When white feminists enable white supremacy

More Black people were murdered by police in 2014 than those who died on 9/11. This is not a fact that’s thrown around in mainstream political discussions and certainly not repeated by Hillary Clinton, ostensibly the candidate for “everyday Americans,” a campaign phrase so hollow it speaks to no one and everyone at the same time. 

I’m guessing that “everyday Americans” was researched and tested as the best way to appeal to middle-class folks while not alienating wealthy donors of the 1%, but it unequivocally ignores the ongoing national crisis of a law enforcement that’s been systematically killing Black and Brown people since it issued its very first badge and gun. Rand Paul, arguably the leading contender for the GOP nomination and on record as anti-choice, has spoken more passionately about how racist institutions like prisons and militarized police affect Black people than Hillary. Again: Republican. Discussing. Meaningful. Prison. And. Police. Reforms. Republican. Only Rand Paul knows if Rand Paul is good for his word, but he’s bringing something negotiable and therefore winnable to the table of a potential presidential agenda. Again, he is the one willing to engage the conversation.

Thanks to technology and the brave souls like Feidin Santana, who use it record these tragedies on video, white people can no longer deny the crisis of the New Jim Crow (copyright forever: Michelle Alexander) is real. So the question of why Hillary and the powerful feminists who support her stay silent, or worse, vague, on the issue is the only question for the 2016 election. How many more Rekia Boyds and Walter Scotts and Tamir Rices and Eric Garners and Aiyana Stanley-Joneses must die? This is domestic terrorism and no other definition does the thousands of deceased justice.

In the America we have, not the one we want, law enforcement systematically attracts and protects white supremacists like the Catholic Church did for pedophiles. The silence of Hillary Clinton and mainstream feminists doesn’t just consent to the institutions and policies actively harming Black women and men, it enables them. As long as the vanguards and proponents of the modern feminist movements don’t call out our institutions for what they are — bastions of racism and terrorism — they’re not activists for any human rights other than their own. They are lobbyists for self-interest.

White supremacy is partially fed by good intentions. When does earning thirty or forty more cents per dollar matter when you’re being categorically murdered by public servants who’ve taken oaths to serve and protect? The equal pay campaigns make white women feel simultaneously comfortable with their economic advantage — “You should make as much money as the guy over there” — and rebellious to the patriarchy — “but you’re judged by very different standards than him.” When children, neighbors, sisters, colleagues and friends are being gunned down by the people being paid from the coffers of the state and then lie about it, every other issue is white noise. Crises take priority. Anything else is bad leadership.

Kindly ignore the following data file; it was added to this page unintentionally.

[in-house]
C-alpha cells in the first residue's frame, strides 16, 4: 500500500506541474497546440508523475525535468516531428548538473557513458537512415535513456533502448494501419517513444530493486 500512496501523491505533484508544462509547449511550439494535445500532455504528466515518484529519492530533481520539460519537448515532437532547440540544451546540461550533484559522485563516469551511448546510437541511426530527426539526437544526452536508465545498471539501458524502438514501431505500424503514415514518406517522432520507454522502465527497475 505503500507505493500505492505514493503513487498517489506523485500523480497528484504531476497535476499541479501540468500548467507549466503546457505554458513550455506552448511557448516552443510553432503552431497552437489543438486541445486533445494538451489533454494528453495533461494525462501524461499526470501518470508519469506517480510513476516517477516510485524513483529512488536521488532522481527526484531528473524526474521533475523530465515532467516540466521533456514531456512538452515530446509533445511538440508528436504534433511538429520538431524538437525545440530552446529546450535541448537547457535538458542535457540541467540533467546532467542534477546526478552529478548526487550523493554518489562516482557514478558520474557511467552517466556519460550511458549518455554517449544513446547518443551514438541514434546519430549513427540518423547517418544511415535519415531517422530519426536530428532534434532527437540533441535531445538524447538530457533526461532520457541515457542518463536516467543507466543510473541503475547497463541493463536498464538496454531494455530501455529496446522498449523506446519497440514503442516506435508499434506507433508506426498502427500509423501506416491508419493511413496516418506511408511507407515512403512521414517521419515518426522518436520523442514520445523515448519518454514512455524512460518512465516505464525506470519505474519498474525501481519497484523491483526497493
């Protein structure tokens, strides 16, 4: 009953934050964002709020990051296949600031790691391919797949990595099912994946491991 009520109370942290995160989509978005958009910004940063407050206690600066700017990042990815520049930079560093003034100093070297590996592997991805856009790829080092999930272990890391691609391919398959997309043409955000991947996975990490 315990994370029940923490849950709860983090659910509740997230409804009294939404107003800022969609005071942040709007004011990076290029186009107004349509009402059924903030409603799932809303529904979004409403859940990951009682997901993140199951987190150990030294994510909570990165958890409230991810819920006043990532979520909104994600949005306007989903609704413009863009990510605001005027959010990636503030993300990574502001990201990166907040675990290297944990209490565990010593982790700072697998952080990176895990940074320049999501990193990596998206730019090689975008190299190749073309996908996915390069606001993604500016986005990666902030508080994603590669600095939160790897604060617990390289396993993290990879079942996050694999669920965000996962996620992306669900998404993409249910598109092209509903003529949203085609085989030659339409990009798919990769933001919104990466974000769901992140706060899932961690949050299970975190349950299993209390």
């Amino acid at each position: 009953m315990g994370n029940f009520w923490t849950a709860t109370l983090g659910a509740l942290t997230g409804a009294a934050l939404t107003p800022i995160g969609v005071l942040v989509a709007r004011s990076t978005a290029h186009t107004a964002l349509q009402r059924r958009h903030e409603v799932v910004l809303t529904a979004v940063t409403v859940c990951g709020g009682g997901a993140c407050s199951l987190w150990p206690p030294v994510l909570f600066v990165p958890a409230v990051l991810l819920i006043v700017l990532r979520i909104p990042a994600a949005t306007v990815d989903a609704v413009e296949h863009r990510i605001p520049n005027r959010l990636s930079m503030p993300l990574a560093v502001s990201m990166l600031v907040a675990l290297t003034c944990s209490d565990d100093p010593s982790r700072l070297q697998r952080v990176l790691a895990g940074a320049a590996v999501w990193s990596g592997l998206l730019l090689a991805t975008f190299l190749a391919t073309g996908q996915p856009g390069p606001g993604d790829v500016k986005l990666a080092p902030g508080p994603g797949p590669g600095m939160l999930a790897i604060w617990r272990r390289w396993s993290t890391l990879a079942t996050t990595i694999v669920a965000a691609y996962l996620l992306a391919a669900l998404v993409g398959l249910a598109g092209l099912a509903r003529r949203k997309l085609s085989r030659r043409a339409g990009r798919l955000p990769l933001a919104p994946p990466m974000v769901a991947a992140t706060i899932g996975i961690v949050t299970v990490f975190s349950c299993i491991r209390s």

Whiteness is the reference point for almost every facet of life in the United States, so much so that white people assume traits are “human” or “universal” when they’re uniquely supremacist ideology. Mostly, it’s feminists of color who point out that women of color earn less than white women and men. Hillary and lefty shero Elizabeth Warren herself been mostly ignorant of or silent on the Fight For 15, a movement lead by men and women side by side to demand a wage of $15 an hour and unionization for fast food workers. Incidental in this fight is, of course, that it’s also pushing for women and men to receive the same wage. But fast food workers are overwhelmingly not middle-class white women, so it’s unsurprising your aunt who’s been ready for Hillary since the late ‘90s or your college friend who shares every piece of “We Want Elizabeth Warren” content won’t be changing her Facebook profile pic to the Fight For 15 logo in solidarity.

The question of when America decides to stop living the trauma can only be answered when white people recognize their place in it and risk their own comfort to put an end to the institutions created to benefit them. Neoliberalism, or whatever you want to call the good intentions of Hillary and Bill Clinton, cannot and will not accomplish this. Except mainstream, neoliberal feminism is in the water supply. It might get Hillary elected, but it’s appropriated a credibility associated with other justice movements that does it no favors save for itself. It’s true that women’s rights are human rights, but the white feminist leadership in America risks little or nothing for Black women and Black men’s lives.

It’s not lost on me, a white woman, that I’m building my argument from an essential issue originally posed by Mikki Kendall: you can be an astute feminist and an oblivious racist. With thousands of Black people murdered at the hands of white public servants, it remains the tragedy of our time. White feminism hasn’t given white supremacy a fair fight, and if a Black president can’t ease the suffering of Black life, I doubt Hillary Clinton will.

Disclaimer: This post was written by a Feministing Community user and does not necessarily reflect the views of any Feministing columnist, editor, or executive director.

Annie Schoening works for Million Hoodies Movement for Justice. She lives in New York.

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